"It doesn't matter."

"It does."

"No it doesn't ." She snapped, getting to her feet and dumping the coffee down the sink, rinsing out the mug to give herself something to do. She could hear him come up behind her, and flinched away from his hand on her shoulder.

"It matters to me," he said softly. His green eyes bore into hers, and she was the one to look away.

"Do we have to become the people we fight against?" she blurted out, her cheeks growing hot as anger twisted her insides, and the coffee cup rattled in her hand as she slammed it down on the counter. "I mean—what's the bloody point, if Section's little better than the monsters we fight—I look at Operations and Madeleine, and all I can think is, that's us thirty years down the line. That's our future Michael, and I'll be damned if I let myself become like them.

"Look at our lives —we traffic in death, and who are we to decide who lives and who dies? A bunch of killers, tin plated gods with the power of life and death who skulk behind closed doors.

"And you—sometimes I wonder if you're even human. Do you feel anything? Or is it all an act? All just a facade, an empty face behind the last mask?"

"You know that's not true."

"Do I? Name one time—once—when you haven't hidden anything from me. When I've seen the real Michael..."

His mouth went dry, and he turned away. "I can name half a dozen. But you would have to take me at my word."

"How can I believe anything you tell me? After all you've said, and all you've done—after all the lies. How?"

"I never wanted to hurt you, Nikita."

"Then why did you?"

"I didn't have a choice."

"That's bullshit. You just didn't make that choice. It's easier for you to just blindly follow orders because that absolves you of any responsibility. It's not your fault if you're just Section's pawn—"

"What would you have me do, Nikita?"

"Stop being such a coward!"

"Everything's so simple for you. Black and white, good and evil. Right and wrong, and never the twain shall meet—"

"Stop it!" She snapped, blue eyes hard as glass. "Stop trying to make me sound hopelessly naive, belittling what I believe, what I know is right. Just because I made a choice to not hurt people if it can be avoided—when you don't even try ."

"The difference between us is that you still believe you have that choice," he said softly.

"And what makes you think you don't?"

"I know I don't."

"How, Michael? Come on—brass tacks. What is so terrible about hope, that you feel its your duty to annihilate it wherever you find it?"

"Hope destroys more than it saves."

"What happened to you, to make you so damned cynical?"

"I lost my freedom. I lost my son." He met her eyes. "I lost you."

"You never had me to lose," Nikita said softly, without venom. A simple statement of fact. He looked away, a rueful smile tugging at the corner of his lips.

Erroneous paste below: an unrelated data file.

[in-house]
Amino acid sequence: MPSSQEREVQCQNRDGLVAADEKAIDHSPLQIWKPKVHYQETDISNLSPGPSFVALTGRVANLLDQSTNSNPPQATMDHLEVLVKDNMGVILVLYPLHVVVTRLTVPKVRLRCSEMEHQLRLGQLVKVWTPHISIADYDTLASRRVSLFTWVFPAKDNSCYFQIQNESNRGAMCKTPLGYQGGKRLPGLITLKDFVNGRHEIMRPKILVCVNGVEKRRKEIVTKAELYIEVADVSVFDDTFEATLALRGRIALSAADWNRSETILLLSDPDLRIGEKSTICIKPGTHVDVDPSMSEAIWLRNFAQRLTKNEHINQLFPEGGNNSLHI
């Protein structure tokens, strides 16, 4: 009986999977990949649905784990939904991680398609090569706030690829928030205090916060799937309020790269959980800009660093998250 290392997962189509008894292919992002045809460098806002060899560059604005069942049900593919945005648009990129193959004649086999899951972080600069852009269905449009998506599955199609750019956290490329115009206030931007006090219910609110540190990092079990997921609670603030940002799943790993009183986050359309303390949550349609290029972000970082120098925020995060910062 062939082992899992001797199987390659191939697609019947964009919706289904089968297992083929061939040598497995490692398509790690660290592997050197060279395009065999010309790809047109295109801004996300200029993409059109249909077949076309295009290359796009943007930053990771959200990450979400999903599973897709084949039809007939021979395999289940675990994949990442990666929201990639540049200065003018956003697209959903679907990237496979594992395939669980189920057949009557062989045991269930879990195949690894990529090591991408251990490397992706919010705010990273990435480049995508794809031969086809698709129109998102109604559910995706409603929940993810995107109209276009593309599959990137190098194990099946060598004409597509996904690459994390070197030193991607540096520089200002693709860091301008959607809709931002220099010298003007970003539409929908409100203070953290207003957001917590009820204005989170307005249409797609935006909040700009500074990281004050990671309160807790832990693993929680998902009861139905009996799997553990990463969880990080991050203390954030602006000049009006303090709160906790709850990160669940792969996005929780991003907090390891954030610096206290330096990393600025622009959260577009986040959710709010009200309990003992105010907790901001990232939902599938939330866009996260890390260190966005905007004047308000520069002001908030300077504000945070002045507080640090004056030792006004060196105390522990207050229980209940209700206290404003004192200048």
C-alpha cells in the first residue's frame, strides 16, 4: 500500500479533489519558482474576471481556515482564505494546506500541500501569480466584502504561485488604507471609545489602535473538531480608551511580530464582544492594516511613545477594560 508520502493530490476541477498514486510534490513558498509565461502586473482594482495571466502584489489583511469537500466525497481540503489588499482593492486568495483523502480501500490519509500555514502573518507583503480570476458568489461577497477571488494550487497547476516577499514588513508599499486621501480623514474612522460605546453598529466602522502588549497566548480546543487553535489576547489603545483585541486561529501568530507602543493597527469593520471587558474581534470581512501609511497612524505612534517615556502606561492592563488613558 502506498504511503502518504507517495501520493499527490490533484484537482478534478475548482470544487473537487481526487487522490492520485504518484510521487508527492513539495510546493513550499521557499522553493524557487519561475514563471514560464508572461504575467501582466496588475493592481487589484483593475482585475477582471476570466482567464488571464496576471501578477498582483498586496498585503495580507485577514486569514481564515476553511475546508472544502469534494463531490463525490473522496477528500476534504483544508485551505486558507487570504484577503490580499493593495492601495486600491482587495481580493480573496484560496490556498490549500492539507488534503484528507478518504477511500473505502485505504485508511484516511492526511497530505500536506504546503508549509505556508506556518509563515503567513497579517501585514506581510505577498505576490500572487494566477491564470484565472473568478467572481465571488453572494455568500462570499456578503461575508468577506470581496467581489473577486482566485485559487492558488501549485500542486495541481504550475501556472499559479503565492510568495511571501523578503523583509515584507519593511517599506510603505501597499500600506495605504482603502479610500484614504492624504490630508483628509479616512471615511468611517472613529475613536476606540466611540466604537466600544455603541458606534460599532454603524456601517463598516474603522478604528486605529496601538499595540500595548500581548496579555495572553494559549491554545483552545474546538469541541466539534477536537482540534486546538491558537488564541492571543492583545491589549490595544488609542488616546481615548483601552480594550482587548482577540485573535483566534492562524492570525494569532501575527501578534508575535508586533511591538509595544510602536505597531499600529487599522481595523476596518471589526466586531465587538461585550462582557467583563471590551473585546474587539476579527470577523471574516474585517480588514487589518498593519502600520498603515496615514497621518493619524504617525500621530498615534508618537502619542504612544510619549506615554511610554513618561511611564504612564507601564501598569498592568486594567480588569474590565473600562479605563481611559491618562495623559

"I think you should leave."

"Of course."



"I used to just blame the Section. But it was one lie too many. They may have used you—but you let them use you. You let them."

His gaze slid from hers, and he didn't even attempt to contradict her.

Michael cut across the field with long, purposeful strides. He knew exactly where he was going. Nikita focused the minibinocs with one finger, losing him for a second behind a cement angel, grey wings outstretched, picking him up again as he cleared the monument and came to a stop.

Clutched in his hands were two bouquets of roses—one white, and the other sweetheart roses, their pale peach petals stained with red along the edges. He knelt down, brushing the grave markers with cold fingers, tracing the bronze letters with outstretched fingertips.

He reverently laid the flowers down and then sat, not seeming to care that the dew was soaking his jeans and the skirt of the long dark coat. He rested his forearms on his knees, and clasped one wrist loosely, dark hair blowing in his eyes.

It was too far to make what he was saying. Nikita was glad for that. She wasn't sure why.

After he left her flat that morning, she had been completely unable to concentrate. So she'd pulled on a pair of jeans and a sweater, dragged a brush through her hair, and spent a few hours with Walter, brushing up on her small weapons training. After decimating the eighth paper target in an hour, Walter had finally asked her who she was aiming for.

She had blinked in surprise, and then eyed him warily. "Nobody."

"Yeah, sure, sugar," Walter had chuckled, peering at her through the large hole where the paper man's heart would have been.

"Walter, You said that after Simone's death, Michael just shut down..."

"That's right, sugar."

"Why didn't you tell me that he'd had a son?"

"Who told you that?" he asked sharply.

"Did he?"

"I don't know if I should be talking about it." He'd tried to hedge, but the determined look on her face broke through his resolve. "Yeah. They did. A sweet little boy."

"What happened?"

"Look, maybe you should talk to Michael about this—"

"I can't," she said, a little too quickly, and Walter had fit the pieces together as best he could from the look on her face.

"Look, sugar—I know you've got it in your head that our Michael is some kind of—like he's got no soul or something. But I've been around here a long time, long enough to see him go from one screwed up kid to... well, none of us are saints—Section's no place for saints. But shit's happened to him that I wouldn't wish on my worst enemy. So maybe I cut him more slack than you do."

She had digested this, nodding and rocking back on her heels. "Okay." Then she looked up at him through her bangs. "What was she like—before?"